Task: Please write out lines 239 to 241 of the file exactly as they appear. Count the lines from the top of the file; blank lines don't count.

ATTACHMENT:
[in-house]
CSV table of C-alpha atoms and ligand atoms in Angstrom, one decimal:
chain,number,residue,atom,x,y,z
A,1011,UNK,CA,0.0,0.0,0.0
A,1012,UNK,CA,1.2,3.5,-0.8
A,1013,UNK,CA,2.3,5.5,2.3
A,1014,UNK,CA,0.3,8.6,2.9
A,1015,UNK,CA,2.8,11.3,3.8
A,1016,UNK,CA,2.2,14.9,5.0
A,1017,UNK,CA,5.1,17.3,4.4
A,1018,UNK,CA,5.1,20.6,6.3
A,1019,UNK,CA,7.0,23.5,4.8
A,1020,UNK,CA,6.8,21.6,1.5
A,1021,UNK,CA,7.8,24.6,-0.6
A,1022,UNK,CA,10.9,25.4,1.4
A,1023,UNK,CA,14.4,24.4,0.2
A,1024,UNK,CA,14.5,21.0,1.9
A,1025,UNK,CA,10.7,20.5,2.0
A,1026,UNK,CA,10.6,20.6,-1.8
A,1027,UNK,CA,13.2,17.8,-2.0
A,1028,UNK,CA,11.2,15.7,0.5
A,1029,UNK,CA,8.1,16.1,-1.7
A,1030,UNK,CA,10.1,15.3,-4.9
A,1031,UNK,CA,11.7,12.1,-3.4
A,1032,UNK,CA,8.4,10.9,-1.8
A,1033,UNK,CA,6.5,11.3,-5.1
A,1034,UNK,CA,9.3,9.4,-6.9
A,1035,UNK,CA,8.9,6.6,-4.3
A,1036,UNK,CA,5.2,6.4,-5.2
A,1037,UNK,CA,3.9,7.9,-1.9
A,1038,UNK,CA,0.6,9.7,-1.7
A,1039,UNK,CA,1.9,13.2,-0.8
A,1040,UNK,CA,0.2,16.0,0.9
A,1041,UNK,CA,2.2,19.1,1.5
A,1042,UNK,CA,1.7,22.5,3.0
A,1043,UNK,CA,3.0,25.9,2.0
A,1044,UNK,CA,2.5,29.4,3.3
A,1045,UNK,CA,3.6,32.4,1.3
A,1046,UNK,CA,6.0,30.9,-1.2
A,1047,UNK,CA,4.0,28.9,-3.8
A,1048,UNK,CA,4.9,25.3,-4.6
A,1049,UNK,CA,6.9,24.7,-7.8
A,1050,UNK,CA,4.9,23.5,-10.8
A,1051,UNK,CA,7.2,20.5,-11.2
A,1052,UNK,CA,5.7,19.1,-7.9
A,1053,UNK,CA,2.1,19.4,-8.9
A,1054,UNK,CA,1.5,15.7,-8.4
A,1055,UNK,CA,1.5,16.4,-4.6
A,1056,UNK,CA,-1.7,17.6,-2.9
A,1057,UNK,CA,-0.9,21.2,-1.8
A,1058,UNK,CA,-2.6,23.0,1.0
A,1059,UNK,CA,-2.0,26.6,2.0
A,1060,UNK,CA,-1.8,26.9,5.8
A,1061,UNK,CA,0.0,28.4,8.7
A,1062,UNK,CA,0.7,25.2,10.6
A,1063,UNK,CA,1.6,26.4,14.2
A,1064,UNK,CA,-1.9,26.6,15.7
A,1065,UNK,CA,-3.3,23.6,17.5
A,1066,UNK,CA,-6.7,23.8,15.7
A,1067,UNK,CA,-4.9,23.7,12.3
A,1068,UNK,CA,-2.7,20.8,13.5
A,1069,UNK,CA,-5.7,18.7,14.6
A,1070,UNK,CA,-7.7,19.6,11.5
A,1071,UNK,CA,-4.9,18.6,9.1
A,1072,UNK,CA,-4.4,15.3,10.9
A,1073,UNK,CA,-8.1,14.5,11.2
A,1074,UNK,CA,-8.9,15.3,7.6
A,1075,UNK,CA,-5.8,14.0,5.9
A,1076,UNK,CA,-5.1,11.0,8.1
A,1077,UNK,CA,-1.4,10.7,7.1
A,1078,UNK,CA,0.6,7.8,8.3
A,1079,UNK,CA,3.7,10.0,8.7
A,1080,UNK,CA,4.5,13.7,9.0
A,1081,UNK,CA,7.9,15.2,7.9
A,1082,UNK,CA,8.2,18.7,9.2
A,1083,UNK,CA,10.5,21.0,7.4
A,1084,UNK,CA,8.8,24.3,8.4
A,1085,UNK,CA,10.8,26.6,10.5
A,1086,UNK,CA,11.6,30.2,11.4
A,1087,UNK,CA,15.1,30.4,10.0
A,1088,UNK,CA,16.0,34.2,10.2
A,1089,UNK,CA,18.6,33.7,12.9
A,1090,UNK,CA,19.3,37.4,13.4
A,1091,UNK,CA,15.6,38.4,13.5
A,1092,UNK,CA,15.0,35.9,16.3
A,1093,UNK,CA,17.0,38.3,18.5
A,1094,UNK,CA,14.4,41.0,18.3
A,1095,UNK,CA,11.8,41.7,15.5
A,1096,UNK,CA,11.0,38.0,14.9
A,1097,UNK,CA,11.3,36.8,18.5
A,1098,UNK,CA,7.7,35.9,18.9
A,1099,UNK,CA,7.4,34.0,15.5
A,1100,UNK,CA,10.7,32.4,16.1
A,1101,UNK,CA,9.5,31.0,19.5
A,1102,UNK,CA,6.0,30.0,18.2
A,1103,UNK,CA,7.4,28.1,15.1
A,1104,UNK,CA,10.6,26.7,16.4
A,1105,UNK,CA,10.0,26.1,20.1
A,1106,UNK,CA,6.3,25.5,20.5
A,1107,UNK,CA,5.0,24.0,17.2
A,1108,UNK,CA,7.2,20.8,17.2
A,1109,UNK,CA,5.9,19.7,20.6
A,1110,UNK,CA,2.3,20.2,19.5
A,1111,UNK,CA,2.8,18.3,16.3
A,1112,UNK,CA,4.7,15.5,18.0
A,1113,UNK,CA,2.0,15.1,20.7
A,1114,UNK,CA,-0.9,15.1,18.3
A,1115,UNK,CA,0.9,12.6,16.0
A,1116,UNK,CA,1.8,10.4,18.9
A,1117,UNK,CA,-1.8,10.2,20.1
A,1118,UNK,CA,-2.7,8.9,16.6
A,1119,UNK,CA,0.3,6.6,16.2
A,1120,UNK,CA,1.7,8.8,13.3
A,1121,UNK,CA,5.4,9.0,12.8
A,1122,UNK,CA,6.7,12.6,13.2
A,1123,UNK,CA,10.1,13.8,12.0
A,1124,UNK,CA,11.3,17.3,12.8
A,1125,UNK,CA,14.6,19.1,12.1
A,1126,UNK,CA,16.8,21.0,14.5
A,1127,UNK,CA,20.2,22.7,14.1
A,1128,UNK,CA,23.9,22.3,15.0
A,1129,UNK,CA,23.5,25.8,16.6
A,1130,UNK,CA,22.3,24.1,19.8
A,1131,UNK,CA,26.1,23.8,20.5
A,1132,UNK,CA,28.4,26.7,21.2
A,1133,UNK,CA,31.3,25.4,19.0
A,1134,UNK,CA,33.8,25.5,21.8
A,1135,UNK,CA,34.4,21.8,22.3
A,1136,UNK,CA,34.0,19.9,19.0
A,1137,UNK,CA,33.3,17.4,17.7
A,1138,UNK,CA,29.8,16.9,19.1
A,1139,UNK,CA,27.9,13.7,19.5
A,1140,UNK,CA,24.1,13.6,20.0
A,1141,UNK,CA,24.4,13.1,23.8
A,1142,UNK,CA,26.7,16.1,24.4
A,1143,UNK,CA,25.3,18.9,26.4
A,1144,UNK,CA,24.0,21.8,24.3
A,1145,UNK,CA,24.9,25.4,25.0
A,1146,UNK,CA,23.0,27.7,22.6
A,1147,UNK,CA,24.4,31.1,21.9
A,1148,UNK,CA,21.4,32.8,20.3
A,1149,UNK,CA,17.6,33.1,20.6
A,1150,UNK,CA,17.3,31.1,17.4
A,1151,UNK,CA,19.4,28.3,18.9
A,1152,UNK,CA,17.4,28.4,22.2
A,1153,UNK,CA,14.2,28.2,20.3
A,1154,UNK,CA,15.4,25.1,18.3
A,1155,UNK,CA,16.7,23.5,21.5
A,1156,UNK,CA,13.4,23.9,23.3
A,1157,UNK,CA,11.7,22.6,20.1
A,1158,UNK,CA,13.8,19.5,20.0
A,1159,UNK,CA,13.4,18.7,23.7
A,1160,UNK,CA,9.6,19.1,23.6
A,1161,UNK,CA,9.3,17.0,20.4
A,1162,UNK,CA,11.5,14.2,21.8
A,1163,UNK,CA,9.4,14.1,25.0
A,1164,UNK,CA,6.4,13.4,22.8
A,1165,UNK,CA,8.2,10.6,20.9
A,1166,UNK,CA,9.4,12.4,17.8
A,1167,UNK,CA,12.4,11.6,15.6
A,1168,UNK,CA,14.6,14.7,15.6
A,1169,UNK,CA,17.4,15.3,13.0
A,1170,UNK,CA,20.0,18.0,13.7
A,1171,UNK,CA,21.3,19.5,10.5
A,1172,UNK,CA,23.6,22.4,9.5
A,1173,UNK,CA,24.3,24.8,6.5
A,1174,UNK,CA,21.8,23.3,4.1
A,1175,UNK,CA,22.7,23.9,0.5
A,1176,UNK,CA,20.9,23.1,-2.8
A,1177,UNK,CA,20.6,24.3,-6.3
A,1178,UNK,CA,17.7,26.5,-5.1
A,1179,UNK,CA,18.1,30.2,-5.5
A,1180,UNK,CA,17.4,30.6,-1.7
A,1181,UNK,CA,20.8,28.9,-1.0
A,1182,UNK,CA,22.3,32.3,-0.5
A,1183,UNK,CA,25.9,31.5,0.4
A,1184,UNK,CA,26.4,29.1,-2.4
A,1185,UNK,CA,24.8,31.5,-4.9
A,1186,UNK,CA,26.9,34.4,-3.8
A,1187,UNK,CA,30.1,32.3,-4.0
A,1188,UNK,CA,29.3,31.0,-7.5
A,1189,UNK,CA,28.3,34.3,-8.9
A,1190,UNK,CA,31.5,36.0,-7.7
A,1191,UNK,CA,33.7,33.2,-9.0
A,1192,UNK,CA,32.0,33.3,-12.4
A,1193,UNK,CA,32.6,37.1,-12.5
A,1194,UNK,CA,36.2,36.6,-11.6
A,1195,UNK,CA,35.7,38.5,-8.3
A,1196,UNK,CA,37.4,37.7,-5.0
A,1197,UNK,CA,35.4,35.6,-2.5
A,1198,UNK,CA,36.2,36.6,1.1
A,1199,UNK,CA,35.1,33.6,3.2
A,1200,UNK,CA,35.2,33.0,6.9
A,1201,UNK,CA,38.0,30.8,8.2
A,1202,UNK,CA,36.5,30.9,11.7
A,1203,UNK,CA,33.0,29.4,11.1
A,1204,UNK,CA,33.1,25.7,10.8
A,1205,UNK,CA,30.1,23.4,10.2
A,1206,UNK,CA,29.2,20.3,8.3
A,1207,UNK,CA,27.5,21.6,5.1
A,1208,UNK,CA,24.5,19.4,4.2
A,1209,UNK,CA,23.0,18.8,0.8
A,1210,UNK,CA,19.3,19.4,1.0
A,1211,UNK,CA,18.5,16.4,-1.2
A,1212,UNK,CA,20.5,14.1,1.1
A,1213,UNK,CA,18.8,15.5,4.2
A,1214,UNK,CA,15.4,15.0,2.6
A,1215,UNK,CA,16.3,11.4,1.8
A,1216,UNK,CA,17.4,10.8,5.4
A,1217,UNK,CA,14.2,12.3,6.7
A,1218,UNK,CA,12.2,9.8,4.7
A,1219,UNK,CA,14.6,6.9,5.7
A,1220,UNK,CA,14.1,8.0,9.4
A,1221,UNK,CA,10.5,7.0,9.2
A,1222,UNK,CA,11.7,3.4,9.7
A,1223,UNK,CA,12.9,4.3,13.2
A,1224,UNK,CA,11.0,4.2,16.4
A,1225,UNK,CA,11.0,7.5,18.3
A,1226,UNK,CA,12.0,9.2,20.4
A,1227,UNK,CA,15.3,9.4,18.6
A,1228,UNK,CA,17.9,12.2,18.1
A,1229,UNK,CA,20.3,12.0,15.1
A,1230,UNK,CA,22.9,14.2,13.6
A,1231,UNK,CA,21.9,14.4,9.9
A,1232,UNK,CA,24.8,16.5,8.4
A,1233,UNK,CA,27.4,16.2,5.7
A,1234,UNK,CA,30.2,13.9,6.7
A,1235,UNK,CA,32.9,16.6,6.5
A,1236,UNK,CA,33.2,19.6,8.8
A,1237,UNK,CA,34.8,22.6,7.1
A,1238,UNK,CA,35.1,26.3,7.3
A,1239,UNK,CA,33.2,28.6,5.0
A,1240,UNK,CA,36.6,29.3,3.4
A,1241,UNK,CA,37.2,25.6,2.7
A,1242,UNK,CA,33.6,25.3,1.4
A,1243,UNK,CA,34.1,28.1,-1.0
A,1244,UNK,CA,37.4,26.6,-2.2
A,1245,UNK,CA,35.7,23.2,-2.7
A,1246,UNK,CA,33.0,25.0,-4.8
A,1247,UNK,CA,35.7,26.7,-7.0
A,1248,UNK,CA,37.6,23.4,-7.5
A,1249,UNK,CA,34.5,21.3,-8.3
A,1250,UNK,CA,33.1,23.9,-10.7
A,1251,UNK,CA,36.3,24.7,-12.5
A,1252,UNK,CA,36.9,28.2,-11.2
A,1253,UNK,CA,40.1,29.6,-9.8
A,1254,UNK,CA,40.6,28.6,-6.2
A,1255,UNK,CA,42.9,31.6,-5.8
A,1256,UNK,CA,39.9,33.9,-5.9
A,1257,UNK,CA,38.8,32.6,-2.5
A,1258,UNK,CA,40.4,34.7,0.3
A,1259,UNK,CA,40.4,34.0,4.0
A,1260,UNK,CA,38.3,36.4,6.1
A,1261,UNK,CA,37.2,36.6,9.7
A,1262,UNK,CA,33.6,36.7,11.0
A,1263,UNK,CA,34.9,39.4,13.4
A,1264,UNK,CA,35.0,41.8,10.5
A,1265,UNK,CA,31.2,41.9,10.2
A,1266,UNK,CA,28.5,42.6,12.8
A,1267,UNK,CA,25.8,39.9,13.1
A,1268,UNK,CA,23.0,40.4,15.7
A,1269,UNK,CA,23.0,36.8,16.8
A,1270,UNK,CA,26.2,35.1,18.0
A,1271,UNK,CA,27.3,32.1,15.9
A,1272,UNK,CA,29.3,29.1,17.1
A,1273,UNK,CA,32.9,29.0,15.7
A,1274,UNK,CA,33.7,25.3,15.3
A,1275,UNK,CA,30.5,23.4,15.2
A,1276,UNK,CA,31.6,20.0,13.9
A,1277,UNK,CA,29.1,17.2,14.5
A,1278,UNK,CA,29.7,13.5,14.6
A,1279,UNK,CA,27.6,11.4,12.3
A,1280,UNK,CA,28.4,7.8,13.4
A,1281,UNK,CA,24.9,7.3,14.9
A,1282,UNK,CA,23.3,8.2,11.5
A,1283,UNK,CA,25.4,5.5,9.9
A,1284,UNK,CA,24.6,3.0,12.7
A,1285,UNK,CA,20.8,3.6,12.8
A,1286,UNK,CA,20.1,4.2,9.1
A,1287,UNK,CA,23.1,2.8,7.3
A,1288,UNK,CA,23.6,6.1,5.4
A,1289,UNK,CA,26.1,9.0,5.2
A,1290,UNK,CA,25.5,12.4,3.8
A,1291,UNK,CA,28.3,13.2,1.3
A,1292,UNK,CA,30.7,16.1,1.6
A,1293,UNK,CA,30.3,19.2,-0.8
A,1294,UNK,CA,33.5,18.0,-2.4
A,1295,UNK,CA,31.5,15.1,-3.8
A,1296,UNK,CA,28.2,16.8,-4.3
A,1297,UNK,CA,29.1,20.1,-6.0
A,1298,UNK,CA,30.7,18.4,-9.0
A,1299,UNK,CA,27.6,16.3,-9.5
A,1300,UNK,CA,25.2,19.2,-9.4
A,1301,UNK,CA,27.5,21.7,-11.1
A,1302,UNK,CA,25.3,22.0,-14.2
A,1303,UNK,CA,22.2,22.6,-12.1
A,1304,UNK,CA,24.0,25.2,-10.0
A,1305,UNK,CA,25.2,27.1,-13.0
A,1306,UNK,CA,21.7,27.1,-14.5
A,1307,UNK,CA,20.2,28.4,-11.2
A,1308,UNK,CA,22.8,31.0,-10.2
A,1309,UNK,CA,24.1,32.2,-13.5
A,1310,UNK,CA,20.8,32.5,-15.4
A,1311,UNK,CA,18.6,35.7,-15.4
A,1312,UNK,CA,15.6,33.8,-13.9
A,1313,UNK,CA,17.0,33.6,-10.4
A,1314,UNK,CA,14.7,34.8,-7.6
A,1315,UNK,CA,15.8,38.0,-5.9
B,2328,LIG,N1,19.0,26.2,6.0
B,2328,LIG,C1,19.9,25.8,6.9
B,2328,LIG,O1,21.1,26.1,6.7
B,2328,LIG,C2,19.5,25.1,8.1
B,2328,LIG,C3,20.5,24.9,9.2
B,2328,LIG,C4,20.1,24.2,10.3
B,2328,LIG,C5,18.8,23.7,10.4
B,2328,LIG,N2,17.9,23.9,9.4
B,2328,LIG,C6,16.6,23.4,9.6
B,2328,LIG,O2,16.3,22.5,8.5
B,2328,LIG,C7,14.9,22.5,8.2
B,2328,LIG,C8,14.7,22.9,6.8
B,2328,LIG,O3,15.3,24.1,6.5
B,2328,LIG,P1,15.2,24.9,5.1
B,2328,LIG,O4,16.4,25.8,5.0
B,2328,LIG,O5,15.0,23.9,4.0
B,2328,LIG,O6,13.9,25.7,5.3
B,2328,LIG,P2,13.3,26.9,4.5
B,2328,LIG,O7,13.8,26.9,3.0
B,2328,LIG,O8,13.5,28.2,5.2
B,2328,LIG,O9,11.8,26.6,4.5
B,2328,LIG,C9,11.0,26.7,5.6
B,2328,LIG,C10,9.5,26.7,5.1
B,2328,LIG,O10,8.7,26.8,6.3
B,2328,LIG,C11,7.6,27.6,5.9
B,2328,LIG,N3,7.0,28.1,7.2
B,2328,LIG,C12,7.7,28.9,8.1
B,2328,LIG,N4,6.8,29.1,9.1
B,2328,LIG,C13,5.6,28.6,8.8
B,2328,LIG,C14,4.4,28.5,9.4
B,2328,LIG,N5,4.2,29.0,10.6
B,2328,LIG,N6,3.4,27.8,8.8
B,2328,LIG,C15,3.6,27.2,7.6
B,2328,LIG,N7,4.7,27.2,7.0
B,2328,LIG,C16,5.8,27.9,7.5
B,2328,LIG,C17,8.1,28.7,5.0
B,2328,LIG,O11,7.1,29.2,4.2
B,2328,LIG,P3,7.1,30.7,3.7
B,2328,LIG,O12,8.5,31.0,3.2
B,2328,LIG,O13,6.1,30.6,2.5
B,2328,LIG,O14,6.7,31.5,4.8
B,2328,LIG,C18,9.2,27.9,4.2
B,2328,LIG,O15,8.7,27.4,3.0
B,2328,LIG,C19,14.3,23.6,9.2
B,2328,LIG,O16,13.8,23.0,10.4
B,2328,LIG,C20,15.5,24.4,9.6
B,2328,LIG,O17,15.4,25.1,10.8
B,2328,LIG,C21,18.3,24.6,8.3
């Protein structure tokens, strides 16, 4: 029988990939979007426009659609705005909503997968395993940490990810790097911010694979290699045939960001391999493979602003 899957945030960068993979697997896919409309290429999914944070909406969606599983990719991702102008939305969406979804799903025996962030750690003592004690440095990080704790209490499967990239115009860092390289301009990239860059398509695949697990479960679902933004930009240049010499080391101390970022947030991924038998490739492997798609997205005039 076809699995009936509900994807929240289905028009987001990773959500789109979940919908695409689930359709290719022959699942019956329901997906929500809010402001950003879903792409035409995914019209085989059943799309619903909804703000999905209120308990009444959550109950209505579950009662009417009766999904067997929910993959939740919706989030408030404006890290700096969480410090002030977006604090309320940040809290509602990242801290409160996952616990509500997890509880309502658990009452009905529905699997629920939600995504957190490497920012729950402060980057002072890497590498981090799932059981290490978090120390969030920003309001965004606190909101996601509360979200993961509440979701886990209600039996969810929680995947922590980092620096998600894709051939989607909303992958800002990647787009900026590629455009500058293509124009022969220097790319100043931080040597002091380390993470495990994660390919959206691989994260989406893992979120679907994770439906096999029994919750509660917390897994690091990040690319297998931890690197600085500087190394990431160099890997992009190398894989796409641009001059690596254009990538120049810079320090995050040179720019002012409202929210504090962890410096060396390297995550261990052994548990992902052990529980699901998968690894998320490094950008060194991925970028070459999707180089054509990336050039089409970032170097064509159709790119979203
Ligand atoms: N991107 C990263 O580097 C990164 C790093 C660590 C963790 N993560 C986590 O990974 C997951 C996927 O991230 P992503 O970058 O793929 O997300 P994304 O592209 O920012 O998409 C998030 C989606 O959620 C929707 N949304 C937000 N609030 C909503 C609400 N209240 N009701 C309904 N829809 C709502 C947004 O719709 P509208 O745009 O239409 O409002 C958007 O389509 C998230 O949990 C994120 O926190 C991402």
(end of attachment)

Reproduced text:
A,1246,UNK,CA,33.0,25.0,-4.8
A,1247,UNK,CA,35.7,26.7,-7.0
A,1248,UNK,CA,37.6,23.4,-7.5